As for HoI4 priorities, the game will rather allocate limited Manpower to Garrisons than deploy a ship - yes, even with Garrisons priority set to Low at Recruit & Deploy tab.

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Ships cannot be deployed unless fully finished. This disables any gradual design improvements (see [1]). This violates history the other way too: when the situation called for it, quite a few ships were reclassified during construction, and the battleship Jean Bart even left the docks incomplete to later be used in combat in a somewhat better but still not fully finished shape.

These deployment rules are set for the Navy in the game which allows unfurling any number of planes to get Trained pilots in 2 weeks and Regular ones in another month. Rookie ones can of course fly in just 48 hours, and that flying may already involve operations as complex as pin-pointing and striking ships moving in the open sea thousands of kilometers away.


[5] UI

Fleet icons with admiral portraits cannot be moved around freely the same way as armies and army groups.

There are no quick-access icons to see how a naval battle is progressing from the UI alone, all we have is the option of setting naval theatre priority to high to get a general Naval Combat icon at the bar on top, which doesn't differentiate between important naval battles with dozens of ships shooting each other and lesser ones such as convoy raiding or lopsided skirmishes. When a Decisive Battle begins, the player may well miss it being distracted by no less important events.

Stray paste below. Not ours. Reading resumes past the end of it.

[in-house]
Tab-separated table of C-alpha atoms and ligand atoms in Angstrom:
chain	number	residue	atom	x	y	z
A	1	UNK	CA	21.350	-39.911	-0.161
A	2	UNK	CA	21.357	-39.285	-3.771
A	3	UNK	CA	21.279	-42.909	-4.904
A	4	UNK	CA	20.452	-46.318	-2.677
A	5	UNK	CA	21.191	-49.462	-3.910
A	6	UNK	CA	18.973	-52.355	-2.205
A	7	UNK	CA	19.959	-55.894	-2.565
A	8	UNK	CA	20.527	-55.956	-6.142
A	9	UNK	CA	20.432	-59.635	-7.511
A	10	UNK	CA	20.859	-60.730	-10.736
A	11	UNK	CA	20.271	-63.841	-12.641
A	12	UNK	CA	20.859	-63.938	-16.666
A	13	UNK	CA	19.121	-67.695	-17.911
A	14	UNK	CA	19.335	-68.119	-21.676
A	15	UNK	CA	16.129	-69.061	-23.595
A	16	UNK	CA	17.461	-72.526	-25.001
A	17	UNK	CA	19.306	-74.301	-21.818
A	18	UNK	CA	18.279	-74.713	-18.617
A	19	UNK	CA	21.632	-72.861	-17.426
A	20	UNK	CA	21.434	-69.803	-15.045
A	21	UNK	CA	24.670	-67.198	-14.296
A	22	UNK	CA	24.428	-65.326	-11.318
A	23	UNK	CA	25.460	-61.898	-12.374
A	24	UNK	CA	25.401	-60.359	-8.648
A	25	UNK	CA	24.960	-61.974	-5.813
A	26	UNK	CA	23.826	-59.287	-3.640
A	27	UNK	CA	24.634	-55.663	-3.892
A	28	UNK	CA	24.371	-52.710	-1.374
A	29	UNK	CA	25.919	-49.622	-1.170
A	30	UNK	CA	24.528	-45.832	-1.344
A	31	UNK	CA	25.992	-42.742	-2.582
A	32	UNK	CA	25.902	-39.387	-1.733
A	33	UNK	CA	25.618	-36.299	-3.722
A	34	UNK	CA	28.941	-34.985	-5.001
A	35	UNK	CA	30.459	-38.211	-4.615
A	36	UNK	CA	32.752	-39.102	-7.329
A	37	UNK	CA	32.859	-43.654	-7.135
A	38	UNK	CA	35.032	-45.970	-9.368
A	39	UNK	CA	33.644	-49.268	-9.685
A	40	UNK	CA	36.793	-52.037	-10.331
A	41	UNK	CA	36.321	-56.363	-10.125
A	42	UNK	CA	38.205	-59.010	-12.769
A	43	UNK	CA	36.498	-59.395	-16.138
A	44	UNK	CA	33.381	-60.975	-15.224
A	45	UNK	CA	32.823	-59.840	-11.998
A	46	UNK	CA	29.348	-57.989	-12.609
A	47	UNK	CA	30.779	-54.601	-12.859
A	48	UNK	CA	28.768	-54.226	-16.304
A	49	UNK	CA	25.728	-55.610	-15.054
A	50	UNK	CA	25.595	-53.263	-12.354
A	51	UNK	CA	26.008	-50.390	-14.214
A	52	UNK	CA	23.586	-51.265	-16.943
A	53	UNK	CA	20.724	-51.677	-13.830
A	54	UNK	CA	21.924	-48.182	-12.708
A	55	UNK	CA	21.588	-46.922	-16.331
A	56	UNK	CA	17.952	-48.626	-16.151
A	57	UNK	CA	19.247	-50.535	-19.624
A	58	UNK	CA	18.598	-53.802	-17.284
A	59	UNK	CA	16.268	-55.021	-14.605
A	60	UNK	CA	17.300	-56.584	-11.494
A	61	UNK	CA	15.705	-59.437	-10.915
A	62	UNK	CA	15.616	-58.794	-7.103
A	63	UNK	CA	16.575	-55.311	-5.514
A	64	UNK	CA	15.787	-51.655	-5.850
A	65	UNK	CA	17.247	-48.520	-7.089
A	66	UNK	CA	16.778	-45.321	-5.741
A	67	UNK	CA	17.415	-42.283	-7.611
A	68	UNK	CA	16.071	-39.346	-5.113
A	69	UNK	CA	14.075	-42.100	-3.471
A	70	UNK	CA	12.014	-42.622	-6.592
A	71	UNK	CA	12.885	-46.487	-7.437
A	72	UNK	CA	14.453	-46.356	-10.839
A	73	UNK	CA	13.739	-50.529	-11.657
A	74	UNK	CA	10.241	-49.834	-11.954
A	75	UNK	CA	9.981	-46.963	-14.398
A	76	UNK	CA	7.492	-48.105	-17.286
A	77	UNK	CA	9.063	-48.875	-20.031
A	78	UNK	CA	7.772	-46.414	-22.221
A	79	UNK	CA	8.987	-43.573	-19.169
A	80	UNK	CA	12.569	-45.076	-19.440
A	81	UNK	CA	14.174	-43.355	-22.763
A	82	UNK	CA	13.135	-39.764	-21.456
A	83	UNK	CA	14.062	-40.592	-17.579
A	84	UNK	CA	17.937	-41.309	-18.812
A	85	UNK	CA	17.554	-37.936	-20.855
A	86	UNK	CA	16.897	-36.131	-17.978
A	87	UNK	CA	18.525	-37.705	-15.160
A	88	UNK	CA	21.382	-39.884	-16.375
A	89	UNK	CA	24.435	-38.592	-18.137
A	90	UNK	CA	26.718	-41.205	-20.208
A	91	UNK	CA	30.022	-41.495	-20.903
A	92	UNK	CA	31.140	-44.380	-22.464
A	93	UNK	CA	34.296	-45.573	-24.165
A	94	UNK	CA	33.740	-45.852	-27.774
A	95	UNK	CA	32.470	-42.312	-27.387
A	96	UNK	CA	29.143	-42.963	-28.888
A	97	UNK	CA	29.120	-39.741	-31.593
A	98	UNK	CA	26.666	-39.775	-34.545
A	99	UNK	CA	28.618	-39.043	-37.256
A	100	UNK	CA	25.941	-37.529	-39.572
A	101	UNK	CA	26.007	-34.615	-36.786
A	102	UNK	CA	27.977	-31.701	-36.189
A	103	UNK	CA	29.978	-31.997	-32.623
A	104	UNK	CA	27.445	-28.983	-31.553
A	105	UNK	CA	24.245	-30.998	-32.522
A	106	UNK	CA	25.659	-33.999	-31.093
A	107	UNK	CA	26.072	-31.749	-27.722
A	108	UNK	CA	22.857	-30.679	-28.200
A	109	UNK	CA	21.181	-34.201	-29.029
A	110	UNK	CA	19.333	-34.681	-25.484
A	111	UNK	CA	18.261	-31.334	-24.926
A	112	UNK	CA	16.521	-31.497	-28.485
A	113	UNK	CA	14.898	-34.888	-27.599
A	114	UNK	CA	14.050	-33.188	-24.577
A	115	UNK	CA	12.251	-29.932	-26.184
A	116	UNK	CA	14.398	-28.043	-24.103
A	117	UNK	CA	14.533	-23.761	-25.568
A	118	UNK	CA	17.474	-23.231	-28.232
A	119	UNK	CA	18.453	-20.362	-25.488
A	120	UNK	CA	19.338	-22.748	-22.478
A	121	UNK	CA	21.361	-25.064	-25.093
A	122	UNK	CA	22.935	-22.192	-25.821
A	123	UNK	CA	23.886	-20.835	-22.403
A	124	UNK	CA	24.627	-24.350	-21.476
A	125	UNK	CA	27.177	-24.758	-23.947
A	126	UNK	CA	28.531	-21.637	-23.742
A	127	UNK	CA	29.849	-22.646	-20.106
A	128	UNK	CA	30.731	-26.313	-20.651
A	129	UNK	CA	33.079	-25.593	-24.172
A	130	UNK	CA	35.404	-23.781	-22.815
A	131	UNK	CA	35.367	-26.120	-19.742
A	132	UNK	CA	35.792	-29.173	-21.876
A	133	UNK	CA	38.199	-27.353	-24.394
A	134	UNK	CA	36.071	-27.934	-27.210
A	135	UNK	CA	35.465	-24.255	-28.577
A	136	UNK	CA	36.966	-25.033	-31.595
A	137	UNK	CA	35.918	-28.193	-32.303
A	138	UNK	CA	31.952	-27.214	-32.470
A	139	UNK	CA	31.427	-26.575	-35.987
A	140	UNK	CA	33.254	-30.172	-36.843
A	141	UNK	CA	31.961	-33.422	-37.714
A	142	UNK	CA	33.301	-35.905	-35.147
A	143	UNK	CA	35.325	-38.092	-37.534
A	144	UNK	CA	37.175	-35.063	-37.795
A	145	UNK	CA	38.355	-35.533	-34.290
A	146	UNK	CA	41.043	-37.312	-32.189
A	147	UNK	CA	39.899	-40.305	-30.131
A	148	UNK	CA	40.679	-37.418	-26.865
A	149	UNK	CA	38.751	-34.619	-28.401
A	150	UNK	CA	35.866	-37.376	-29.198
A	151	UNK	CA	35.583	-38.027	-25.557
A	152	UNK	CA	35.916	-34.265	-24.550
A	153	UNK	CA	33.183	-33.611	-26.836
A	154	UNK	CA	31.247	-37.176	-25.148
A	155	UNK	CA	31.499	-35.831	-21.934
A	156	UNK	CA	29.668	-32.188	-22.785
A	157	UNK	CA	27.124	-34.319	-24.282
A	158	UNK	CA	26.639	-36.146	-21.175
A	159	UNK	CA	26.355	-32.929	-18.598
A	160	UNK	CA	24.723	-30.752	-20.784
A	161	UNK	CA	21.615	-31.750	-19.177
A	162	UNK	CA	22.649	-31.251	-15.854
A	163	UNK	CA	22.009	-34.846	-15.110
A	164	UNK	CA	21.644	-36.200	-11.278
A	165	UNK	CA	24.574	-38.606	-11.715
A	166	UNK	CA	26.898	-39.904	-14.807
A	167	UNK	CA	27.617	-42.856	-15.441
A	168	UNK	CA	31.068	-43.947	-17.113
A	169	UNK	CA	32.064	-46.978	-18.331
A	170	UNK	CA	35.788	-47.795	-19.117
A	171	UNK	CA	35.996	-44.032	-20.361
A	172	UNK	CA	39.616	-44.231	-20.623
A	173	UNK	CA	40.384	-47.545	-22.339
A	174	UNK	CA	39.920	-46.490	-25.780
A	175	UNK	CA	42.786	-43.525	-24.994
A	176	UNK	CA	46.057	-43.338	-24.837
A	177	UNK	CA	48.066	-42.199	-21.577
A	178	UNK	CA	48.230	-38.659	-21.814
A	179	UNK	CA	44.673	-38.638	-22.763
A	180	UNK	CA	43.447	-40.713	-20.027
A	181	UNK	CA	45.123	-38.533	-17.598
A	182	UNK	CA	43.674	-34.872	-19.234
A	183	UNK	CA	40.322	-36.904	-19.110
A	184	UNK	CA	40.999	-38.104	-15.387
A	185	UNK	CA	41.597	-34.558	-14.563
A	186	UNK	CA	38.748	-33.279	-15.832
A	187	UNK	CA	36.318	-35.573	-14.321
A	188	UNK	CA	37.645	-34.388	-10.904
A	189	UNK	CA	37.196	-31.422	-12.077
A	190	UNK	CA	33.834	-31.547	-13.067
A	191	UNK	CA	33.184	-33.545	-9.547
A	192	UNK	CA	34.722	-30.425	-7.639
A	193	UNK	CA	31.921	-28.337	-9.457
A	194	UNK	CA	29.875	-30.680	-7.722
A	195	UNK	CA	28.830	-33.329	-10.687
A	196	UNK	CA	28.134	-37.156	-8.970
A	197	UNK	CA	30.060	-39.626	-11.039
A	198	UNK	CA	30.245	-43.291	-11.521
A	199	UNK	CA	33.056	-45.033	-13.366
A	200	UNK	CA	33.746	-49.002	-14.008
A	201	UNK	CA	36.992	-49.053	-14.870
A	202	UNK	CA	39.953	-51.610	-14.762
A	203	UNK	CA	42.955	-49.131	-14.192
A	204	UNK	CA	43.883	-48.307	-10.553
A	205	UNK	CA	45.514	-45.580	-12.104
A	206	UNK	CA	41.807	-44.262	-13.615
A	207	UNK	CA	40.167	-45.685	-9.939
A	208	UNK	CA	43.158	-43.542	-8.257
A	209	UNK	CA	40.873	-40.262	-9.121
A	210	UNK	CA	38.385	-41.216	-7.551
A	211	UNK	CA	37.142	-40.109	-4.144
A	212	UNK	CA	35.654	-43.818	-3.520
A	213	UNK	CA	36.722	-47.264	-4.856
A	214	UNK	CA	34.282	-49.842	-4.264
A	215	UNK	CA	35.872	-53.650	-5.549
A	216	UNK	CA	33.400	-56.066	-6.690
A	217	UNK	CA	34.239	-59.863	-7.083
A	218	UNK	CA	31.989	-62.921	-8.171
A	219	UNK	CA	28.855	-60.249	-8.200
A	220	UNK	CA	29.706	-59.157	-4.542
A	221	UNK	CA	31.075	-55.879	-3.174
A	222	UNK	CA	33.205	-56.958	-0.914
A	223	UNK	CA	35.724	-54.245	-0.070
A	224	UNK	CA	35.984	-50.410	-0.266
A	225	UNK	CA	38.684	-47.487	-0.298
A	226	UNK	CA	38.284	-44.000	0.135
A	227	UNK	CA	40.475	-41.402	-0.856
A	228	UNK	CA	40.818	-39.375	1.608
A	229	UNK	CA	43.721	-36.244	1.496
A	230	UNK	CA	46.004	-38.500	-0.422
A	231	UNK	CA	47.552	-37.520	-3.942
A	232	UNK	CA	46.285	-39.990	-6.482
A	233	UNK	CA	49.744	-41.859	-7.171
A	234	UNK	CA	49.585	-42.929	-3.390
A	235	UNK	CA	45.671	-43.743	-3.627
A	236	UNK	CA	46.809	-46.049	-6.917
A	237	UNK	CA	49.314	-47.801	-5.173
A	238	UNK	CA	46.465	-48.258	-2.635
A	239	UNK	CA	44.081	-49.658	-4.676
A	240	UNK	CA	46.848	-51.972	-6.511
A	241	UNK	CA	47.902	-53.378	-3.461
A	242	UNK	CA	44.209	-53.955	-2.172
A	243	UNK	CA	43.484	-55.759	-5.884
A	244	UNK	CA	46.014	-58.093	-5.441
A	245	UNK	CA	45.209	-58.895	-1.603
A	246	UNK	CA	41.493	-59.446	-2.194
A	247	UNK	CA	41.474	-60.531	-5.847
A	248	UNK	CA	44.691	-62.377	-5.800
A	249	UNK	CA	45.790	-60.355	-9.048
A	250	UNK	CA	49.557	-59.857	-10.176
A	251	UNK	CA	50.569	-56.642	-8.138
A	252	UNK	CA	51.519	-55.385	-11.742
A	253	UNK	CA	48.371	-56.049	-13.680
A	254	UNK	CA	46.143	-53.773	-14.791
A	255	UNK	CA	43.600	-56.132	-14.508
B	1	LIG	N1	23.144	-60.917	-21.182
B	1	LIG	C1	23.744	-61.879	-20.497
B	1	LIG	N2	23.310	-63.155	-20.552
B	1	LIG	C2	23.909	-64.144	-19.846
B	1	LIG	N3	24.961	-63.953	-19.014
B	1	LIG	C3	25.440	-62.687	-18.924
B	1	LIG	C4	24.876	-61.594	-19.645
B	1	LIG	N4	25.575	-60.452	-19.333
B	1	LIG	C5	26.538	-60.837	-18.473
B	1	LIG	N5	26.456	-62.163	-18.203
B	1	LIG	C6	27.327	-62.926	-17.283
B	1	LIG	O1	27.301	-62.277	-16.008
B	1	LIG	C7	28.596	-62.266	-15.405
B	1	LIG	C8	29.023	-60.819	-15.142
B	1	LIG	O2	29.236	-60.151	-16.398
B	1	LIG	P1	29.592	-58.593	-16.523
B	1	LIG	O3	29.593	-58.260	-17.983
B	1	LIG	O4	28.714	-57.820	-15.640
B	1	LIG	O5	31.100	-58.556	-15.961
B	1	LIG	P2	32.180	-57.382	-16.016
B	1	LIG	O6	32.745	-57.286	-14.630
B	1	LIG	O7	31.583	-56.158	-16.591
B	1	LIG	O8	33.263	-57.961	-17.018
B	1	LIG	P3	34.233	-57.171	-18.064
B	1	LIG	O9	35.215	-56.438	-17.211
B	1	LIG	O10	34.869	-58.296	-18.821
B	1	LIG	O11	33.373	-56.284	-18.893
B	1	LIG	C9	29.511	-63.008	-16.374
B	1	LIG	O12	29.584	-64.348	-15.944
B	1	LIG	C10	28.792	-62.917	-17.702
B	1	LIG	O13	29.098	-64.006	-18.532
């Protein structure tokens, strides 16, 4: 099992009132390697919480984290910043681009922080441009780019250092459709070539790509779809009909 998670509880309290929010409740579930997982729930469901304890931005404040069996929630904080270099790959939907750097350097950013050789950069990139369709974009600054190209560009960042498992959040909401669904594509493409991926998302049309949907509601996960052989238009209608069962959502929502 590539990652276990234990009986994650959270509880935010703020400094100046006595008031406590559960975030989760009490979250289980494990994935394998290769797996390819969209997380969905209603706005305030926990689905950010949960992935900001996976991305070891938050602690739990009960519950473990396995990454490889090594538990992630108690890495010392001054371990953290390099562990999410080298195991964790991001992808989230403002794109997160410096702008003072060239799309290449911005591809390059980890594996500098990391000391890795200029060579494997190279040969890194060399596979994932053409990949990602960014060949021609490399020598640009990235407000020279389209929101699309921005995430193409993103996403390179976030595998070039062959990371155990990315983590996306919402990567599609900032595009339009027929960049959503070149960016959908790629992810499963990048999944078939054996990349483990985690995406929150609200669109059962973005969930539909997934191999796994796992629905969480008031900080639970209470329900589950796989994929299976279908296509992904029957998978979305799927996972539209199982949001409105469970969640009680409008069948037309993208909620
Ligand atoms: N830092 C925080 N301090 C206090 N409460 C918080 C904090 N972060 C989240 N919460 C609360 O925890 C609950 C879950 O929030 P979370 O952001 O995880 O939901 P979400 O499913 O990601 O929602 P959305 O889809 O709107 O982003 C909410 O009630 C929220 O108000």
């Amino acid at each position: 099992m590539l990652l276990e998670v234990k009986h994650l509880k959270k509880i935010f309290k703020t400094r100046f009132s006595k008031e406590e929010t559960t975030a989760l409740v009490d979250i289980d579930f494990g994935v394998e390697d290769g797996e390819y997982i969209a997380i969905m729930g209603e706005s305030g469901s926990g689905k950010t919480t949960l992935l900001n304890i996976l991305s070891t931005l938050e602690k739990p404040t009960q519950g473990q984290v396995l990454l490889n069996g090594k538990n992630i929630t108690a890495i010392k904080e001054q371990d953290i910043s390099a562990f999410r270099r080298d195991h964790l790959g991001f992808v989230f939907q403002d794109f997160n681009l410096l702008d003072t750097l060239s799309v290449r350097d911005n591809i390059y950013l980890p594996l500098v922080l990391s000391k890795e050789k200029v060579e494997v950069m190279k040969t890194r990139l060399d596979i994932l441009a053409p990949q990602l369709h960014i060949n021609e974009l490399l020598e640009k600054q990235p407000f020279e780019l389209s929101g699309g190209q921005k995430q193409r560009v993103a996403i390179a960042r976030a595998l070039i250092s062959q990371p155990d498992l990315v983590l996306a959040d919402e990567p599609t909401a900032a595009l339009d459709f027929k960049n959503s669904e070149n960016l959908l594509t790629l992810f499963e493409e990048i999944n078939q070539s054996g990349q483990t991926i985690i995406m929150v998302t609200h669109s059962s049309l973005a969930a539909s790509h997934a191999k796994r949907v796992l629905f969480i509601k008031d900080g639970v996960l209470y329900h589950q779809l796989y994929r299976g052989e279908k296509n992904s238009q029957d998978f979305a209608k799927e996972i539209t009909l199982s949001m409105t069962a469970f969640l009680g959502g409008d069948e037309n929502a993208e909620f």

[6] Upgrades and Repairs

Navy is the only armed forces branch whose units are required to withdraw and return home in order to be repaired or upgraded. In stark contrast, land and air units may remain active and barely cease their operations, and any upgrades and repairs will be delivered to them by unspecified means. In poor Supply this may cause delays, but the deliveries themselves are not exposed to any logistical load, interception or destruction even when sent to a remote island - they come along with the same 'Supply' and at 0 cost if those supplying assets are lost. Damaged ships returning home are devoid of such conveniences; on the opposite, damaged ships within the same fleet are more likely to be targeted by planes than their full-strength counterparts.

Repairing at occupied ports will use tech and output modifiers of their owner, which are very likely to be below that of the player, so at times it's returning home literally.

HoI3 ships were upgraded 'by wire', much like HoI4's land or air units. It's unclear what gameplay benefits were achieved by switching exclusively naval units to a new system. It becomes a particularly legitimate question to ask since any ship sent for upgrades is put to the very bottom of the production queue (below 19th century rifles and IW garrison "tanks") and has to be dragged atop manually, provided one wants this ship back as soon as possible and there's even the slightest deficit in Resources or a slim chance it might arise.

Repairs removing Docks from Production often means that whatever Resources were imported to keep the Docks running may now overflow and effectively force Trade to be re-adjusted manually. Only the Navy requires constant Trade jiggling for things as trivial as Repairs.

Not only Navy is the only armed forces branch where Upgrading equipment costs more than producing one from scratch, it's also the only one where upgraded (i.e. replaced) component is simply tossed out rather than saved to be optionally reused elsewhere (to arm second-rate ships, create coastal forts or even simply be melt for metals, all of which happened historically).